Compared with the rest of the region, Southeast Asia has a very large concentration of big cities located in low-elevation coast zones. This factor alone, without any change in the climate, has made it susceptible to regular damage and loss of life from flooding.

As the economies of Southeast Asia grew, the interactions of their citizens with water evolved. The more affluent cities of Singapore and Kuala Lumpur, Malaysia, have reached the ‘post-industrialisation’ phase in which they are now looking to re-establish their relationship
with water and manage the
impact of high tides and heavy precipitation in a more sustainable and proactive way.

However, some of the less affluent countries and lower-tier cities are still struggling in the initial industrialisation phase and are being forced into focusing on flood management as they grapple with the effects of climate change. And yet, the region is still lacking in any overall system for addressing the water challenges that lie ahead.

Source: Eco-Business Research, ASEANUP, Butler, R., CIA, EastWest Centre, Kelly, P.F. & McGee, T.G., McKinsey, Szudy, M.,

Impact on rural and urban areas

Climate change, and in particular, rising global temperatures are estimated to impact both sea levels and precipitation intensity. A climate model study by the Massachusetts Institute of Technology (MIT) and researchers from the Swiss Federal Institute of Technology found that with every one degree Celsius rise in temperature, the moisture-carrying capacity of the air rises by seven per cent. This means that rainfall becomes heavier and potentially more damaging. 

Sea levels are also likely to rise with global temperatures further compounding the issue. UN-Habitat, a United Nations programme promoting sustainable human settlements, describes the direct effects of a sea-level rise to include storm flooding and damage, coastal erosion, increased salinity in estuaries and coastal aquifers, rising coastal water tables and obstructed drainage.

But it also points to a number of indirect impacts such as changes to coastal eco-systems and the distribution of bottom sediment on the seabed.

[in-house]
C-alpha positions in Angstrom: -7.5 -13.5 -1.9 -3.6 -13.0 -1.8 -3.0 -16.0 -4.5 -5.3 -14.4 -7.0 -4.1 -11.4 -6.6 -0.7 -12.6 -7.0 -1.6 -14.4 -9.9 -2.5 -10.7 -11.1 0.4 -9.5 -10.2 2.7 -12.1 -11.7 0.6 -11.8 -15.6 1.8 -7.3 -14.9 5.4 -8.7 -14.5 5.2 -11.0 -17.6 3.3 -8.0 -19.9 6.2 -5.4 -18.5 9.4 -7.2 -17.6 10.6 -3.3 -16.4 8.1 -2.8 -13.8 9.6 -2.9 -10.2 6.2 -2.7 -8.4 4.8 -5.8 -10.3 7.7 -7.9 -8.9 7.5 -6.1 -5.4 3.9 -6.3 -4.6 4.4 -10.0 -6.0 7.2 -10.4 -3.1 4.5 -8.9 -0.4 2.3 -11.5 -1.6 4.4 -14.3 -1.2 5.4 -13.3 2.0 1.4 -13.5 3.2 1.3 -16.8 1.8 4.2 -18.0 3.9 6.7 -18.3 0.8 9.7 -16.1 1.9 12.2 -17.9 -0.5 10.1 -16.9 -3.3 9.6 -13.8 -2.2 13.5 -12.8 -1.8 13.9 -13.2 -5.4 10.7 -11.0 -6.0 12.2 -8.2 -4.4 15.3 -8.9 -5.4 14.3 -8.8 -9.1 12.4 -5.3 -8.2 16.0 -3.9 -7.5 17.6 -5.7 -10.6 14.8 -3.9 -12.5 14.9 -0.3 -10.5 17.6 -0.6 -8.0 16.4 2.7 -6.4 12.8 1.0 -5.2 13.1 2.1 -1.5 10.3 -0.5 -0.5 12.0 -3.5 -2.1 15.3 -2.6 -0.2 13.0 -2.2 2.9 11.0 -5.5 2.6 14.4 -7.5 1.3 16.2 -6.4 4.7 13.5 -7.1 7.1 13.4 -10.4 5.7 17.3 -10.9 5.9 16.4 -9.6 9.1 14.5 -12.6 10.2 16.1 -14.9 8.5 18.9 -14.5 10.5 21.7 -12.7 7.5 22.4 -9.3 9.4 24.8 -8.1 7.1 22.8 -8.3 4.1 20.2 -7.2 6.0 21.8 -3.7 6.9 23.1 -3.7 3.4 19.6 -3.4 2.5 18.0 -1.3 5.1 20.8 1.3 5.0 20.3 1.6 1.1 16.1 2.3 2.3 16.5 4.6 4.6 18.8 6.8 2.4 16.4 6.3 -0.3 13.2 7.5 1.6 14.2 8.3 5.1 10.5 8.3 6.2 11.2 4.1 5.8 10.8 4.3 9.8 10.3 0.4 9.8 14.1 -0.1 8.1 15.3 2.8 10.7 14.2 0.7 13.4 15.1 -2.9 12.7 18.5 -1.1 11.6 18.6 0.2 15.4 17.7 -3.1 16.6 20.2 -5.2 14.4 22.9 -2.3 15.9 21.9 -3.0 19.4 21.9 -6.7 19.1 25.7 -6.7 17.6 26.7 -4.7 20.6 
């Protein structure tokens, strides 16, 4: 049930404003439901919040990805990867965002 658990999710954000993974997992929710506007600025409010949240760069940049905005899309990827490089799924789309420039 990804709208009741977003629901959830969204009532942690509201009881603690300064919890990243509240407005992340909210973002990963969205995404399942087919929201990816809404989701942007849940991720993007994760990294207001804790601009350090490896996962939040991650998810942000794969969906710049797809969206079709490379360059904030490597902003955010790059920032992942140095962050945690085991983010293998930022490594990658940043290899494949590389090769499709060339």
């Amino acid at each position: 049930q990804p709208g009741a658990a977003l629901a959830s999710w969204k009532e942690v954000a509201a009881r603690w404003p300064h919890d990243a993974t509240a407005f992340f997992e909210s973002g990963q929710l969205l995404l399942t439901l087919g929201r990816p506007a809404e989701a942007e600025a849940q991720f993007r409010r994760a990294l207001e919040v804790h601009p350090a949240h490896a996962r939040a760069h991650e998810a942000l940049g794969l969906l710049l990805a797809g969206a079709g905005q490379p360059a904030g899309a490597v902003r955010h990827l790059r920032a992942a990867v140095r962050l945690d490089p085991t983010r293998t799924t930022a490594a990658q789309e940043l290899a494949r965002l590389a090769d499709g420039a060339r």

Studies indicate that increases in temperature would create severe problems for tropical regions such as Southeast Asia, and the expectation is for as much as a 25 per cent increase in the rate of catastrophic precipitation.

But with the region already suffering from very high rates of rainfall and flooding, an increase of this size would have devastating consequences if governments do not take early defensive measures. 

Moreover, in a report entitled Southeast Asia and the Economics of Global Climate Stabilisation, the Asian Development Bank (ADB) concluded that Southeast Asia is particularly vulnerable if no action is taken to address climate change, and may lose up to 11 per cent of gross domestic product (GDP) by 2100.

The Organisation for Economic Cooperation and Development (OECD) estimates that some of ASEAN’s most exposed cities stand to lose more than US$2 trillion in combined assets by the 2070s, mostly through floods and rising sea levels.

Considering the weather patterns and impact of flooding already felt, these figures actually seem conservative. After all, every year, ASEAN countries are battered by flooding either through monsoon rains or typhoons, with the more severe floods affecting multiple countries at the same time, causing issues for relief work.

This opinion piece came from the Eco-Business report Flood Controls in Southeast Asia. The report looks at trends as well as the economic impact of flooding in the region, and reflects on some of the solutions that ASEAN member states are using.